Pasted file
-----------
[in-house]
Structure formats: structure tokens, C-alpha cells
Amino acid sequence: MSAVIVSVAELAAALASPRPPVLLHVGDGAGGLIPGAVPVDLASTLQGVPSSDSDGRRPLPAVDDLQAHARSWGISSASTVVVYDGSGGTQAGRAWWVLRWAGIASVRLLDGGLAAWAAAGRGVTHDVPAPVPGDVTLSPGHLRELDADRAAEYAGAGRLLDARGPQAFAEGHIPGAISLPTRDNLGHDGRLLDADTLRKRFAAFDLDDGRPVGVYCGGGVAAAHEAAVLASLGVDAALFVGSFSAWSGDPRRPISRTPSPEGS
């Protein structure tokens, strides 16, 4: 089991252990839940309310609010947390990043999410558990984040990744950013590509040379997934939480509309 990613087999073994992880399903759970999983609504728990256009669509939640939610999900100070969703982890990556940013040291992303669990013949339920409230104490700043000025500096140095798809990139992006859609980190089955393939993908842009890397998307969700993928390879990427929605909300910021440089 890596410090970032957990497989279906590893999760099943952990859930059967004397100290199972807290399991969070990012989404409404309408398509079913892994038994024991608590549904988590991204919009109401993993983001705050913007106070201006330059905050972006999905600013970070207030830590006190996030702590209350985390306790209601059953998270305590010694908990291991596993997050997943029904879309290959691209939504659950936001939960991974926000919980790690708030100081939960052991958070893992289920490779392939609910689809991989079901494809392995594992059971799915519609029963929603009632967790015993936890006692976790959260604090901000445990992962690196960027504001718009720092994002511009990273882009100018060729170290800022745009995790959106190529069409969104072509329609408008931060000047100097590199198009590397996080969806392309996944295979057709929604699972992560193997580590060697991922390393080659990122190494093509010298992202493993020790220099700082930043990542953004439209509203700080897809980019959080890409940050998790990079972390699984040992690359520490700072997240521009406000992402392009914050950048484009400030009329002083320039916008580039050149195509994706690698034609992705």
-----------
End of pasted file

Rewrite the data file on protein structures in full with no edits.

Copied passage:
[in-house]
Structure formats: structure tokens, C-alpha cells
Amino acid sequence: MSAVIVSVAELAAALASPRPPVLLHVGDGAGGLIPGAVPVDLASTLQGVPSSDSDGRRPLPAVDDLQAHARSWGISSASTVVVYDGSGGTQAGRAWWVLRWAGIASVRLLDGGLAAWAAAGRGVTHDVPAPVPGDVTLSPGHLRELDADRAAEYAGAGRLLDARGPQAFAEGHIPGAISLPTRDNLGHDGRLLDADTLRKRFAAFDLDDGRPVGVYCGGGVAAAHEAAVLASLGVDAALFVGSFSAWSGDPRRPISRTPSPEGS
């Protein structure tokens, strides 16, 4: 089991252990839940309310609010947390990043999410558990984040990744950013590509040379997934939480509309 990613087999073994992880399903759970999983609504728990256009669509939640939610999900100070969703982890990556940013040291992303669990013949339920409230104490700043000025500096140095798809990139992006859609980190089955393939993908842009890397998307969700993928390879990427929605909300910021440089 890596410090970032957990497989279906590893999760099943952990859930059967004397100290199972807290399991969070990012989404409404309408398509079913892994038994024991608590549904988590991204919009109401993993983001705050913007106070201006330059905050972006999905600013970070207030830590006190996030702590209350985390306790209601059953998270305590010694908990291991596993997050997943029904879309290959691209939504659950936001939960991974926000919980790690708030100081939960052991958070893992289920490779392939609910689809991989079901494809392995594992059971799915519609029963929603009632967790015993936890006692976790959260604090901000445990992962690196960027504001718009720092994002511009990273882009100018060729170290800022745009995790959106190529069409969104072509329609408008931060000047100097590199198009590397996080969806392309996944295979057709929604699972992560193997580590060697991922390393080659990122190494093509010298992202493993020790220099700082930043990542953004439209509203700080897809980019959080890409940050998790990079972390699984040992690359520490700072997240521009406000992402392009914050950048484009400030009329002083320039916008580039050149195509994706690698034609992705």